When I was in college at the University of Illinois in Champaign-Urbana I worked as a line cook at a restaurant called Coslow’s. It was a typical college hangout with tall dark brown booths, local artwork, and bentwood chairs paired with wobbly tables, a folded paper under one leg to keep them steady. On any given night you could find groups of folks enjoying dinner or playing chess or studying at the back where it was quieter. It was the kind of place where you could meet large groups of friends for lunch or cozy up alone with a good book and a hot drink. It kind of had that Ithaca Moosewood Restaurant feel, although I’ve never been there. I’ve just peeked at the pictures in my cookbook.

Because I worked there I received “chits” with every paycheck. Chits were like play money good only for food at Coslow’s. And for the average college kid, this perk was better than any 401K. It meant a reprieve from college dorm food.

The bottom line: Coslow’s was a great place to hangout but it was even more popular for its food. I can recall homemade calzones, and 3-cheese sandwiches ordered either “3-cheese hot” for a broiled sandwich or “3-cheese cold” for the unmelted version. And the frosted brownies – oh, forget about it!! Soft with crisp edges and a thick layer of rich chocolate frosting. Drool….

But, by far, the most popular item on the menu was Coslow’s nachos. Their nachos bear no resemblance to the ubiquitous bar nachos with processed cheez-whiz only covering the top 10 chips. These chips were spread out on a sheet pan in one even layer, dolloped with homemade re-fried beans, a smattering of chopped tomatoes and black olives, then covered with grated colby-jack and set under the broiler until bubbly and hot. We’d then slide the layer of cheese-quilted chips from the pan into a rectangular wicker basket of about the same size and shape. Scatter some freshly chopped green onions over the top. Then add a small saucer of homemade salsa, sour cream and some sliced jalepenos and serve. Every bite was cheesy and delicious, no chip was ever left behind.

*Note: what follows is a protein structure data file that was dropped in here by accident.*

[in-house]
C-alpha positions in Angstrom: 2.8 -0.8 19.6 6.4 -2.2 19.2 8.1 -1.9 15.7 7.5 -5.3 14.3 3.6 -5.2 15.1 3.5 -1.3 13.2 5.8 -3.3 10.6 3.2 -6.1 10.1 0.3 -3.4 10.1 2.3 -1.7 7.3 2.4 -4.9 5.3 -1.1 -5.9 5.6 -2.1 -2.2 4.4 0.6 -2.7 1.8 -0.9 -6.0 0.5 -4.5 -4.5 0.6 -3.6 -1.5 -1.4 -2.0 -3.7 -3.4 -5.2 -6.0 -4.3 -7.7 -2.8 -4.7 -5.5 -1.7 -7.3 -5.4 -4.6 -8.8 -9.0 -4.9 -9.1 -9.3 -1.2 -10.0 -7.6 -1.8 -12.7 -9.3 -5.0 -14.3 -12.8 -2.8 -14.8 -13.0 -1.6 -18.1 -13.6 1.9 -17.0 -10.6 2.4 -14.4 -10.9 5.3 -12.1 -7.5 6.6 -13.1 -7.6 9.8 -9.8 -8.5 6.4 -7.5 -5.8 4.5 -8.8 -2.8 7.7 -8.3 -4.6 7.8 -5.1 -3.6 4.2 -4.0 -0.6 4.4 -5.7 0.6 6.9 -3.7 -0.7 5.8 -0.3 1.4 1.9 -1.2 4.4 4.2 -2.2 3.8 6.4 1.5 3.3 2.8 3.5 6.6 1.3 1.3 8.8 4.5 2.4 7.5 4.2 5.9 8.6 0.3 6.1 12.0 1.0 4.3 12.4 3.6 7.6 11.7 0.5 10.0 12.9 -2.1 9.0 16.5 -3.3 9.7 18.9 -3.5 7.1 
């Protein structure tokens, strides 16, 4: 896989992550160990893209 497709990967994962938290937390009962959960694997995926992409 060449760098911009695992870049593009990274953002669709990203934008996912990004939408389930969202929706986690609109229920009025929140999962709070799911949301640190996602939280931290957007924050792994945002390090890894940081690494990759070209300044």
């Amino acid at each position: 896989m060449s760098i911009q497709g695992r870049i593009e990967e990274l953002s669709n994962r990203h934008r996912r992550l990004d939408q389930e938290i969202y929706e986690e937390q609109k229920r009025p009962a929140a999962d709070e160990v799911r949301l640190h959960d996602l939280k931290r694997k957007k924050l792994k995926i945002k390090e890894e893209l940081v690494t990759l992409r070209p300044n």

IMG_4274 IMG_4276

And I have been making my nachos this way every since, passing this technique down to my boys. We don’t always have time for homemade salsa and re-fried beans. The jarred versions stand in on occasion. But the important part is to get that colby-jack to touch each and every chip.

A few years ago, my son took a liking to helping me in the kitchen. These nachos were one of the first recipes he could make all by himself. We convinced him to make a video of himself making these nachos. In it, he calls himself “Chef Chase” and since then the name has stuck.


  • Enough tortilla chips to evenly fill one layer of a 13″ x 18″ sheet pan covered in foil (about 1/2 of a 14 oz. bag – we use a Chicago brand called Donkey chips)
  • 2 cups of grated colby-jack cheese
  • 1/2 can of re-fried beans (15 oz. can)
  • 1/4 c. water
  • 3 green onions, chopped
  • 1 small can chopped black olives
  • 1 medium tomato, seeded and chopped
  • 2/3 cup Homemade or Store-bought salsa
  • 2/3 cup sour cream (or if you invite my eldest son, you’ll need about 1-1/2 cups more)
  • 1 sliced fresh jalapeno, or 1/4 cup of the pickled jarred kind
  • A basket or platter about the same size as the sheet pan


Preheat the oven broiler on high.

Cover a 13″ x 18″ sheet pan with foil. Then cover the foil with an even layer of chips.

Put the re-fried beans in a pot with 1/4 cup water. Stir and heat until hot and runny enough to drizzle over chips. Add more water if necessary. Drizzle re-fried beans over the chips at regular intervals around the sheet pan. Scatter the chopped tomatoes and black olives over the chips as well. Then cover the chips with cheese, being sure to leave no chip uncovered.

Place the pan of chips under the oven broiler for about 3-4 minutes. Keep a close eye on them as they go from melted to burnt in about 3 seconds. Remove the pan from the oven. Sprinkle the chopped green onions evenly over the chips. Pull foil liner off sheet pan and directly onto your serving platter/basket.

In three small dishes, spoon out the jalapenos, sour cream and salsa and serve as sidecars to the plate of nachos. Serve immediately.